MAKING ‘FREE’ PAY
MARCEL GNAUK: FREE TO USE SOUNDS
Greg Simmons talks to the prolific Marcel Gnauk, co-founder of Free To Use Sounds. With no background in audio, Marcel started recording sounds and giving them away on the internet. Now he makes a living from it.
Story: Greg Simmons
It was less than two years ago when the name ‘Marcel Gnauk’ started popping up on numerous audio-related groups on social media, offering free sounds for people to download and use. Coming out of nowhere, he quickly became a regular; posting daily updates of his sound recording adventures and offering entirely new libraries of free-to-use sounds almost every week. Through clever and consistent internet marketing, his website – freetousesounds.com – now gets over 30,000 page views per month, and is one of the first that comes up in Google searches for free sounds. It also supports his lifestyle of continual travelling and recording. In this interview, Marcel talks about how he got started, how he took freetousesounds.com to the forefront of Google searches – and people’s minds – in less than two years, and how he makes a living from giving sounds away.
STARTING OUT: FOR THE LOVE
Greg Simmons: How did you get started doing sound recordings?
Marcel Gnauk: In 2017 I was in Cambodia with Libby — my partner — and we were working on a video for an NGO [Non Government Organisation]. We’d filmed some birds flying and Libby said, “we should add some bird sounds”, so we looked on the internet but couldn’t find anything suitable that fitted our meagre budget. Then we went to Youtube and discovered several videos of a pigeon flapping. We couldn’t believe how many people were searching for and viewing these videos! While most of the sounds were low quality and unusable, they were still free. Not being able to access quality sounds free of charge was what sparked our interest in recording our own sounds.
Back then we only had a Zoom H1 recorder. I went out on the streets of Siem Reap with the H1 and saw some women working on a construction site; they were shovelling gravel into trays and shaking it around to clean it, making a sound like ‘Phor! Chh chh chh…’ So I turned on the Zoom, put on my iPhone earbuds, and at that moment I heard the women working, of course, but I also heard everything around me: the cars honking, ‘meep meep’, and ‘vroom’ as they went past, all these thousands of sounds that just hit me. It was the first time I’d ever focused on sound like that, and it was so amazing that I wanted to record more stuff! I was hooked. I ending up walking around Siem Reap recording things until my battery died. When I came back home and played the sounds to Libby, she said “That gravel sound is cool! Let’s put it on YouTube.”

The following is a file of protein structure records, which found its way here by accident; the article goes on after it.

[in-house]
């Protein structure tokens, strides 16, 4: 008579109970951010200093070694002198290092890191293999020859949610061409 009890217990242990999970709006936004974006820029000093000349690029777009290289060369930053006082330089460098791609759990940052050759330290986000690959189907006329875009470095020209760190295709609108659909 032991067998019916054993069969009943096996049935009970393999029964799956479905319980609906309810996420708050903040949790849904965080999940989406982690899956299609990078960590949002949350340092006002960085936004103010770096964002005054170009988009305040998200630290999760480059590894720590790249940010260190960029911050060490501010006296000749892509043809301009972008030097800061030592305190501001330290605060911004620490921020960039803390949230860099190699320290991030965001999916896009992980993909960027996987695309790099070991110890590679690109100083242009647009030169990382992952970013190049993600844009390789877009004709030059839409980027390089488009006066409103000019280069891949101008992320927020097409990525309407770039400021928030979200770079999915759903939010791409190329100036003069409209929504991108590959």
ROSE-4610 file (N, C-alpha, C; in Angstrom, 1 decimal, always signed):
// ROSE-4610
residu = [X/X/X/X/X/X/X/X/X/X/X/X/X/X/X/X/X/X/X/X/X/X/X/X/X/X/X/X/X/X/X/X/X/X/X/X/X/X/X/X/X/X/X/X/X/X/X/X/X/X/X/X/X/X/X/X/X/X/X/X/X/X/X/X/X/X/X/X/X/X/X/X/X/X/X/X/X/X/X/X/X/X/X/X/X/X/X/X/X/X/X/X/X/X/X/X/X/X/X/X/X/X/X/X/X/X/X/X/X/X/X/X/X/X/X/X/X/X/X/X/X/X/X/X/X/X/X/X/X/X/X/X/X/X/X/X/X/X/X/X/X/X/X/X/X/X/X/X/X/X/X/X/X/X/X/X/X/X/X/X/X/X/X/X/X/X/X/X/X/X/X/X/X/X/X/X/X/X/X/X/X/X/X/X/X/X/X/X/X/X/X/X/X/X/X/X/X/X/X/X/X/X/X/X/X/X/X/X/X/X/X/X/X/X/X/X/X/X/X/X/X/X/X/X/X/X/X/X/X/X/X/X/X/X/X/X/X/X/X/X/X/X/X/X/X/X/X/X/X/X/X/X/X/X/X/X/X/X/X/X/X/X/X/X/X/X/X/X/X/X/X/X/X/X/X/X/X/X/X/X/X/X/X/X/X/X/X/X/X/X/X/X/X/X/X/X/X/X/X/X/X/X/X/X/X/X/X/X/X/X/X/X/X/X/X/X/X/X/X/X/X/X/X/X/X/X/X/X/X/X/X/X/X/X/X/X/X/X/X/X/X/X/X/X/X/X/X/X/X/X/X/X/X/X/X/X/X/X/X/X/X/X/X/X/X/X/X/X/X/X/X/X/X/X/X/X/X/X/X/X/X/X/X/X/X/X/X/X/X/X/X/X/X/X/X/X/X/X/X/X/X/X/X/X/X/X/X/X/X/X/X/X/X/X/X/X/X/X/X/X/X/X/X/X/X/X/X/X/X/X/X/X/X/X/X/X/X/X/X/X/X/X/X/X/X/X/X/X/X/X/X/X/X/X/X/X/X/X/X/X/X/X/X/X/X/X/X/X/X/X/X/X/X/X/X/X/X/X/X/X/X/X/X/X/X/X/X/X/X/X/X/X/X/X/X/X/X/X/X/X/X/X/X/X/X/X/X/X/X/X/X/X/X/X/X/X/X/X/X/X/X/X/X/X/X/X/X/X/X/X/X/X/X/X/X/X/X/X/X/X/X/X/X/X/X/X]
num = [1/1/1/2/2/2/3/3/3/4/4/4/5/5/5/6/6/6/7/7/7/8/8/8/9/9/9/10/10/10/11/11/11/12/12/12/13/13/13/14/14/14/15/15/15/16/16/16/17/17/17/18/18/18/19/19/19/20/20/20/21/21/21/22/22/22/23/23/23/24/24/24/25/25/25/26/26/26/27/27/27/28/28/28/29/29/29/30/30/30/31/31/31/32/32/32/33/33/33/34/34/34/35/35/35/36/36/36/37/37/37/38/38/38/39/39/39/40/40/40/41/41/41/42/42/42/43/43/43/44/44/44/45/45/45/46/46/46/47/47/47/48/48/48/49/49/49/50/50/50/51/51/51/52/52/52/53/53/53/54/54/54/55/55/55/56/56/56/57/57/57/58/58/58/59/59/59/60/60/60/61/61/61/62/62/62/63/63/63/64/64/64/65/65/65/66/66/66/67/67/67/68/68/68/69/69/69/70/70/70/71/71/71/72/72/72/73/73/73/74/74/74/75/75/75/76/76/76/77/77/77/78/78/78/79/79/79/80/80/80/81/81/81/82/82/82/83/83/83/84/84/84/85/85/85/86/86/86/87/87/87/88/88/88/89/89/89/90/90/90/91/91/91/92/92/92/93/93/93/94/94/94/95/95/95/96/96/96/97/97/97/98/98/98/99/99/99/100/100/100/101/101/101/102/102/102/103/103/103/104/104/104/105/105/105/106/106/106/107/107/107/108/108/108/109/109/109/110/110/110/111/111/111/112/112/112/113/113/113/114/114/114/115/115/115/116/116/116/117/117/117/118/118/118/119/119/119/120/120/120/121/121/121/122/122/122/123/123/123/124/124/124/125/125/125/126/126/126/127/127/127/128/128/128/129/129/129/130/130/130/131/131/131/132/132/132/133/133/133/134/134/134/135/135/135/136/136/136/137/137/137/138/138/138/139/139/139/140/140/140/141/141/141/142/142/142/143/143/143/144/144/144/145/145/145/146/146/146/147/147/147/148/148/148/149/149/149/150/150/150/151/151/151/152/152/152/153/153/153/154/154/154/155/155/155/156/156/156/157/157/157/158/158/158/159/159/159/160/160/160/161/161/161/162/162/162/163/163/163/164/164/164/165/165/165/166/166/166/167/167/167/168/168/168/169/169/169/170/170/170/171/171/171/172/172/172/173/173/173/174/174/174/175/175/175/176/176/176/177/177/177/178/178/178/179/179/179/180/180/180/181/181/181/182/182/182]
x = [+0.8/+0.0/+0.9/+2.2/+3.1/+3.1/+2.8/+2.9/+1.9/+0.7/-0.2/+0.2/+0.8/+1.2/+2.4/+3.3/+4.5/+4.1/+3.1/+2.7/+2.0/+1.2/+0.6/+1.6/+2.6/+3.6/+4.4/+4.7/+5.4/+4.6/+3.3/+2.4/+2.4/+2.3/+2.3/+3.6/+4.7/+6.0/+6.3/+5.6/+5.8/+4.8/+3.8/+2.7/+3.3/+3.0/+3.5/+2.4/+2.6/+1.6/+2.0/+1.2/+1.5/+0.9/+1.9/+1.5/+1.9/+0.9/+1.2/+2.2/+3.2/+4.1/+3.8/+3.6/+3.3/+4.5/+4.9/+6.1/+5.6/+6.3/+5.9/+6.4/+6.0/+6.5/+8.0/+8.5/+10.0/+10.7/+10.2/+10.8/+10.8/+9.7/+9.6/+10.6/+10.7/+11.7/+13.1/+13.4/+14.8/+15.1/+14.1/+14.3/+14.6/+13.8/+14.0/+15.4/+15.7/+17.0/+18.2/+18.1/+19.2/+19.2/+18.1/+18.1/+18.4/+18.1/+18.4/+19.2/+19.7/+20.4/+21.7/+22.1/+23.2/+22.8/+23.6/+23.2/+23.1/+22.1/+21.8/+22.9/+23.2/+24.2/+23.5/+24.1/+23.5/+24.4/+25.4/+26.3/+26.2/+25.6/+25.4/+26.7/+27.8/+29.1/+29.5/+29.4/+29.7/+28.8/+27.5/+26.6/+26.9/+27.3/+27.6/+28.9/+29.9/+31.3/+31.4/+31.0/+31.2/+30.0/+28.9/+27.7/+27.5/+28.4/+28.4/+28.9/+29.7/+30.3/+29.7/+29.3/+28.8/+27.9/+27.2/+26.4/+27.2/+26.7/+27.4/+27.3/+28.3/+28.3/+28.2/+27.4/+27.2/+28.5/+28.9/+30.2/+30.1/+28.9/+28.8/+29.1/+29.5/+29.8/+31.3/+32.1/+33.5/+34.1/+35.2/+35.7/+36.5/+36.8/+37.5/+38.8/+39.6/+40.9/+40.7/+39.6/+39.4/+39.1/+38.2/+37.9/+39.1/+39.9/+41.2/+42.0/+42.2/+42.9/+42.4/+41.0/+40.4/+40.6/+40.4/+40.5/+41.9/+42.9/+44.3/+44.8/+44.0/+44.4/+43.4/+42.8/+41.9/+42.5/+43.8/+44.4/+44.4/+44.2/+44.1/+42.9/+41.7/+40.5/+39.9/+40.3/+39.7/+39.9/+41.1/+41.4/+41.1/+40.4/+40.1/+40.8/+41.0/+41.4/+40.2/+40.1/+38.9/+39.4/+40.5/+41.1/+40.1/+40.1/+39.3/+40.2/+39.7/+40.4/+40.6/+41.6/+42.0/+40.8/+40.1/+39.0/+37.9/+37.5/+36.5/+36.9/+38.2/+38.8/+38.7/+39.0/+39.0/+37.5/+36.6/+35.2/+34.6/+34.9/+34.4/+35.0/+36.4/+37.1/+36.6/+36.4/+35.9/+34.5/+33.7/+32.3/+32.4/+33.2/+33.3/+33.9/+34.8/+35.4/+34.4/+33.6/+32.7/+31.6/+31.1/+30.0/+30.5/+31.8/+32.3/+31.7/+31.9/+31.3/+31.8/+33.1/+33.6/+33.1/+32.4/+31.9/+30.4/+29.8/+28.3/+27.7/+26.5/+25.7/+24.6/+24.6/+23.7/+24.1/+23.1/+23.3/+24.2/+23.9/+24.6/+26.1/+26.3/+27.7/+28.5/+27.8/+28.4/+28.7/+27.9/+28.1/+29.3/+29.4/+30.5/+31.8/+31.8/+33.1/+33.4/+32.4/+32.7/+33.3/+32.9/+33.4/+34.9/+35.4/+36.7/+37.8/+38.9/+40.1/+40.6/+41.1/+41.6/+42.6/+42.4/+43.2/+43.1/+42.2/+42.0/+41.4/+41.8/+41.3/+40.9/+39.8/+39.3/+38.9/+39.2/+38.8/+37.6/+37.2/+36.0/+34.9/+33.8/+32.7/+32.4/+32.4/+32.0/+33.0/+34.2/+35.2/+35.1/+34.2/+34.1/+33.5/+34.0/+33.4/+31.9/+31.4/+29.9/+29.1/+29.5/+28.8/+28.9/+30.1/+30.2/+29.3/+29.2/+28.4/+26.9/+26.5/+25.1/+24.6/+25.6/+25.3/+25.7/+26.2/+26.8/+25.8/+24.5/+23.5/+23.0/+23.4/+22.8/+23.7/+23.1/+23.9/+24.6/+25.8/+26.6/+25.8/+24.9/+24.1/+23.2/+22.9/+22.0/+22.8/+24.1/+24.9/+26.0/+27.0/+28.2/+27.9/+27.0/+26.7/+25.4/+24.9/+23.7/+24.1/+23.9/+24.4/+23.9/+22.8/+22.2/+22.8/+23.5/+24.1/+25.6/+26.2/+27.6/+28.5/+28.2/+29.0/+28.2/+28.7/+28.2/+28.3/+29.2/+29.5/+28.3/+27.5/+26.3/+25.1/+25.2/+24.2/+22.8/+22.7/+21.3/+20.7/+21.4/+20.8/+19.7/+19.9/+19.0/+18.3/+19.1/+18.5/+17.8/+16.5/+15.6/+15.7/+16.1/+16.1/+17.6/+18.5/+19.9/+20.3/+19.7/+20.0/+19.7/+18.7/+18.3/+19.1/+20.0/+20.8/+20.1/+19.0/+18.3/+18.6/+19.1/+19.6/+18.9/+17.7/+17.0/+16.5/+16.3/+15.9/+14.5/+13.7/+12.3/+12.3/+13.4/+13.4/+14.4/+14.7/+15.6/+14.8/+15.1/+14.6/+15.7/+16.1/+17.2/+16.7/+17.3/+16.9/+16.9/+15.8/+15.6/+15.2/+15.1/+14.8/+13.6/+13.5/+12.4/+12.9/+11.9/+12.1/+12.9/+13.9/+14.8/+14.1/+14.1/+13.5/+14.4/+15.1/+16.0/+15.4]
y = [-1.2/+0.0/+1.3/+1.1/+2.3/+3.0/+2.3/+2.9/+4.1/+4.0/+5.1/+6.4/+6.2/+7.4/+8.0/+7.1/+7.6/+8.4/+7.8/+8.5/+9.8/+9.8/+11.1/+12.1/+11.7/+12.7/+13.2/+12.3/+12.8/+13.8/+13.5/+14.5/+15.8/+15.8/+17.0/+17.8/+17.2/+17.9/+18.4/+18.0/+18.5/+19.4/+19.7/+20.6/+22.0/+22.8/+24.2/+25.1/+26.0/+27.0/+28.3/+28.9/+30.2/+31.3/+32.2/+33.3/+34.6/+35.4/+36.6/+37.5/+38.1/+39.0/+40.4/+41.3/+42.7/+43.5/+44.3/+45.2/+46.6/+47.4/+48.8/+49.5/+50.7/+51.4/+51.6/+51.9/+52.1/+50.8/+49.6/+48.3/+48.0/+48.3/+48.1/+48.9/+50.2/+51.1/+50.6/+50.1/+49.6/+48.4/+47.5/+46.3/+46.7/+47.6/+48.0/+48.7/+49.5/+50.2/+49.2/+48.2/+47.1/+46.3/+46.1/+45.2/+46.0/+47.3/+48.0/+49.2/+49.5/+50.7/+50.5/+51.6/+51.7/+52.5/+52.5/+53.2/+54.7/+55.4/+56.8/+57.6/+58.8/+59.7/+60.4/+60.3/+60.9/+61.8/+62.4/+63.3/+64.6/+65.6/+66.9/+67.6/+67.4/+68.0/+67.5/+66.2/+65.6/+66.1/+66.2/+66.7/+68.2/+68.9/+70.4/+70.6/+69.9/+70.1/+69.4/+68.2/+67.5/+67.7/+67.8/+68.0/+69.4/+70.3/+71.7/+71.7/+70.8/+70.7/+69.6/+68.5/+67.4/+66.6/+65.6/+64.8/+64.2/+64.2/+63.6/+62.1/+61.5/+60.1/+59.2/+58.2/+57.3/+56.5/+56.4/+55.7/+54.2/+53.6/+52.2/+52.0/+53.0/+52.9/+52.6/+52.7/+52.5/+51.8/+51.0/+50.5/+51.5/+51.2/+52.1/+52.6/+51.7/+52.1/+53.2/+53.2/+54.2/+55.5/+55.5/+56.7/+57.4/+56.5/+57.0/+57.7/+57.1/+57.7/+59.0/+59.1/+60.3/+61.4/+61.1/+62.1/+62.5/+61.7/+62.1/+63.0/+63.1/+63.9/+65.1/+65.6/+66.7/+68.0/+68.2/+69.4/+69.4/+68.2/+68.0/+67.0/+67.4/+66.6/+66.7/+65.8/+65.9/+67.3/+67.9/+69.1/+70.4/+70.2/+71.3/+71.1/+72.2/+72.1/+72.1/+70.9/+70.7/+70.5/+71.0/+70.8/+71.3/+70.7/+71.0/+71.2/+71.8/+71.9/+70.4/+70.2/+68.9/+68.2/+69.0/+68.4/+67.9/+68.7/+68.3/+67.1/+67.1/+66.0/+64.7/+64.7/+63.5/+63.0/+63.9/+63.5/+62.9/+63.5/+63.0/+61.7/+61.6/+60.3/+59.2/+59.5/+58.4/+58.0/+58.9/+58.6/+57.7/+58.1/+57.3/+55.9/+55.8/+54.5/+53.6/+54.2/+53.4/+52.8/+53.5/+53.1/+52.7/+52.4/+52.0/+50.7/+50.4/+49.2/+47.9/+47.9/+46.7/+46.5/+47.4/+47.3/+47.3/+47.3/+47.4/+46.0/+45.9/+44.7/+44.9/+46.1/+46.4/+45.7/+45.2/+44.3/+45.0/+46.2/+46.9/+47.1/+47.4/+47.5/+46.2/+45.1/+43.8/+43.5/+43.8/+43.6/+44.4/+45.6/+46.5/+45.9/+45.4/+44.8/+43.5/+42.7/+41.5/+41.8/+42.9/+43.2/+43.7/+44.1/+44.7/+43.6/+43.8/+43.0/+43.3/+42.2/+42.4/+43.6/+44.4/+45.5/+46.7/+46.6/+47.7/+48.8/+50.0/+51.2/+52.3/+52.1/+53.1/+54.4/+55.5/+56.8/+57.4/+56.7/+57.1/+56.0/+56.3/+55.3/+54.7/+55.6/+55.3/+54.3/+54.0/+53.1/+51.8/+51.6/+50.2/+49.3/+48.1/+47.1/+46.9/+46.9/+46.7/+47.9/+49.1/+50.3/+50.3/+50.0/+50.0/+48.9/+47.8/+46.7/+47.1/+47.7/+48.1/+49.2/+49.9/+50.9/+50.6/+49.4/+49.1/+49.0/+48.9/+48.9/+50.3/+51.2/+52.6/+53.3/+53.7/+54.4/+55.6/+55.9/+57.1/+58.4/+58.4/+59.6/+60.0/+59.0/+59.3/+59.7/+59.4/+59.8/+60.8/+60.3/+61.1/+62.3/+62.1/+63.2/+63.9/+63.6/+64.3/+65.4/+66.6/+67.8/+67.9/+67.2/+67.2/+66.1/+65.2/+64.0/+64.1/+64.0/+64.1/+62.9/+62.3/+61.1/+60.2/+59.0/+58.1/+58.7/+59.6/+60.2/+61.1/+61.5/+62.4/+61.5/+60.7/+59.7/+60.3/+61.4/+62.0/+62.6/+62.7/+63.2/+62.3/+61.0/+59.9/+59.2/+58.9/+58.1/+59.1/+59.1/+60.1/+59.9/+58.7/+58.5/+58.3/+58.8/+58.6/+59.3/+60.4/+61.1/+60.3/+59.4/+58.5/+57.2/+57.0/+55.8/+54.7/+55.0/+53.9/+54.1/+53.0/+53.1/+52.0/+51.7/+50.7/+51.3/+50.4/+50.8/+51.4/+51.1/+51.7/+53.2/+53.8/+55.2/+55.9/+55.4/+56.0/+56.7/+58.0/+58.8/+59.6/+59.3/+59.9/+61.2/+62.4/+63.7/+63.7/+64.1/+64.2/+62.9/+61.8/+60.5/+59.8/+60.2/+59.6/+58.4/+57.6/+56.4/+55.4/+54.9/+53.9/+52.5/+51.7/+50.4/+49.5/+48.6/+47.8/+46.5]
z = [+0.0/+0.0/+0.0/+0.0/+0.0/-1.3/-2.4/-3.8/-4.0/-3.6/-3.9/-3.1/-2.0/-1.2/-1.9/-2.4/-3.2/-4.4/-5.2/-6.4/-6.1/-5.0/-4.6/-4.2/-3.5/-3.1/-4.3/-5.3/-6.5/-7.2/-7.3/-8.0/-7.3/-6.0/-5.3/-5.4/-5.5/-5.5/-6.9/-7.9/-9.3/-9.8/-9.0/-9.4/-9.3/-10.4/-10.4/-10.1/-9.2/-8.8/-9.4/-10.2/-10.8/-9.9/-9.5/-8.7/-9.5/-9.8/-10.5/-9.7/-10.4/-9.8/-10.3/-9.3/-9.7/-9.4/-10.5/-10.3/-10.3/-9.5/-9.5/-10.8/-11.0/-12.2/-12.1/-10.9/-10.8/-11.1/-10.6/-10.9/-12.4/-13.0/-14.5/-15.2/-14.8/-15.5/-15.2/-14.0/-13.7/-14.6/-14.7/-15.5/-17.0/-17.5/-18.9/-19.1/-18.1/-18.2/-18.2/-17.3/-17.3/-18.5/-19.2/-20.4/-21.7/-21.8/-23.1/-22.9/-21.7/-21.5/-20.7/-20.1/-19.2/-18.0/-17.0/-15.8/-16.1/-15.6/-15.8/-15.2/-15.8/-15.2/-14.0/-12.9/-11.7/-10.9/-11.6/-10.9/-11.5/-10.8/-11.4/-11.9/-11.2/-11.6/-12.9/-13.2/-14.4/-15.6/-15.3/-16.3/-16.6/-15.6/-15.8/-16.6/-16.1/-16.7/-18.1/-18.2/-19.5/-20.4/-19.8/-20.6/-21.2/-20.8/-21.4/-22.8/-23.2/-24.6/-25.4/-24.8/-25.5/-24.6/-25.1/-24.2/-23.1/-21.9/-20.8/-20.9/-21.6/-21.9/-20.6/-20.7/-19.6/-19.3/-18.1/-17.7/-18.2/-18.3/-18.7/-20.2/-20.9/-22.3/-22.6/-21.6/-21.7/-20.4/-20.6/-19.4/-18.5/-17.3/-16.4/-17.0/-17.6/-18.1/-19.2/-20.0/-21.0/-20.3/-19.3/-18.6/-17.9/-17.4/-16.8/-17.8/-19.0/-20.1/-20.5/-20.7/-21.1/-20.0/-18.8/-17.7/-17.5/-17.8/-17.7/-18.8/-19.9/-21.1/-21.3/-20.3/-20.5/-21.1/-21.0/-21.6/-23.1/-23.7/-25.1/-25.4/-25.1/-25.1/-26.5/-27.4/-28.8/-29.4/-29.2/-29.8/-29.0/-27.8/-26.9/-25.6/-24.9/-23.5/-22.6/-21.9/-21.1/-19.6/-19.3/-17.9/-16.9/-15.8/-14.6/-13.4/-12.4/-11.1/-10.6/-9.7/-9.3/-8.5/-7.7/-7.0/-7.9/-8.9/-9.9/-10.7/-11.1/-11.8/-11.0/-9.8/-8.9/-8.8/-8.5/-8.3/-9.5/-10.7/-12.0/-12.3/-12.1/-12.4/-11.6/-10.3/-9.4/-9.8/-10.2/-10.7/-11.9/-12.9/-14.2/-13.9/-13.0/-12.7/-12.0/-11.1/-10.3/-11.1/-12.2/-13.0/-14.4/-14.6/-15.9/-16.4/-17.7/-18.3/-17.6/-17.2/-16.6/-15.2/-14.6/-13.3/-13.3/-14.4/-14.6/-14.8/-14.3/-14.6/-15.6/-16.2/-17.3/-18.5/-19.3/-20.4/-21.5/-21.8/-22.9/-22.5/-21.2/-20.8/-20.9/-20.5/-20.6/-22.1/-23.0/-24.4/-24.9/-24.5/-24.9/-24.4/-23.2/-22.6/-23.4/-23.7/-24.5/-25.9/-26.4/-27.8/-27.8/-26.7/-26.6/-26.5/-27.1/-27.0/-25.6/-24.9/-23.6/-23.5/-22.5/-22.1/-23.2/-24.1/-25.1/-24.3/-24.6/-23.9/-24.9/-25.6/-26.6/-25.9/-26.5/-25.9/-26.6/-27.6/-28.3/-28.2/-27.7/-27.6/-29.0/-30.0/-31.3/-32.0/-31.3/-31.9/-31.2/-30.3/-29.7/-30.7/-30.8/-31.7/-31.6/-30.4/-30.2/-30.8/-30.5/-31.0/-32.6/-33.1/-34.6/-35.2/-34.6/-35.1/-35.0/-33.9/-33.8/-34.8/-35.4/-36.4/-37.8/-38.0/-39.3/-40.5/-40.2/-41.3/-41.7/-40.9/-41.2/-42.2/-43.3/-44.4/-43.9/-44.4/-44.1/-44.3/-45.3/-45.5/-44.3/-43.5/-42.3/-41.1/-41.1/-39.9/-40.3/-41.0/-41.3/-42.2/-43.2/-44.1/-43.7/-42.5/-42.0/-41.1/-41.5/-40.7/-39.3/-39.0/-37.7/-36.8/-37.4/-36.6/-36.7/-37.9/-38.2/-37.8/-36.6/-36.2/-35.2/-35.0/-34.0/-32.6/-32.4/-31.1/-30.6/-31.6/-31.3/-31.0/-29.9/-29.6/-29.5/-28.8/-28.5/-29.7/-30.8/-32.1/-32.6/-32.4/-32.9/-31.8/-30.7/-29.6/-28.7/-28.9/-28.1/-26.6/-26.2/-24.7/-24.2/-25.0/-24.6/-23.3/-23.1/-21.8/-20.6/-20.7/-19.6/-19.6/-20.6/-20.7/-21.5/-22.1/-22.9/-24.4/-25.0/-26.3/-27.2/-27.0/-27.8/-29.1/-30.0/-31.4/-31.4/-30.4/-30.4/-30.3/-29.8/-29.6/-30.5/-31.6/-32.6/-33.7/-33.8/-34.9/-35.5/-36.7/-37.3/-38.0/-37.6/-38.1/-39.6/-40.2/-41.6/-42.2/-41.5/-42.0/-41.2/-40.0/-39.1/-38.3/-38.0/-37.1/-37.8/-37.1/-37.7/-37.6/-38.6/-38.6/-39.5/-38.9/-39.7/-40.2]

After Cambodia we travelled to Portugal and Germany, and I bought the Zoom H6. The first recording I used it for was capturing high-speed traffic on the Autobahn. We added some video footage, uploaded the sound to YouTube and shared it on Reddit. There were so many clicks, views, and comments; that’s when we decided to create the website freetousesounds.com.
GS: What sort of sounds do you put on freetousesounds.com?
MG: I record almost everything that makes a sound. I love recording industrial sounds, people, crowds, anything. At the moment I’m on a road trip through Vietnam and I’ve been recording rainforests, markets, restaurants, doors, showers, faucets… I look at things and I see sound! That’s what I love doing. I also record a lot of sounds we can’t normally hear – I record underwater sounds with hydrophones, and I record with contact microphones mounted onto things that move, vibrate or can be struck. I also record electromagnetic fields.
GS: Electromagnetic fields? Who uses them?
MG: They’re mostly used by electronic music makers and sound designers.
GS: How do you capture those?
MG: It’s a special type of antenna called a Priezor, made by LOM. The company is based in Slovakia and they make some very interesting and specialised microphones and accessories.
GS: That sounds like a cue to ask about your recording gear. Tell me what you’re using.
MG: From the Zoom H1 I upgraded to the Zoom H6 so I could connect other microphones. Then I got a Rode NT4G+, a Rycote Blimp and a matched pair of DPA 4060s. I’m super happy with the 4060s and think they’re one of the best choices for field recording. They’re so small, so discrete, and you can record anything with them: ocean sounds, people, traffic, etc. I can use that one pair of tiny microphones to record hundreds of different things that I might not be able to record with many other types of microphones. I use them with Rycote’s lavalier windjammers, which work really well.
GS: And then what?
MG: My website was starting to do very well, so I reached out to Zoom in the USA. I knew they had the Zoom Creator program, and they sold me a Zoom F4 at the Creator program price. Then I got the Usi Pros, the Mikro Usi Pros and the Priezor, all from LOM.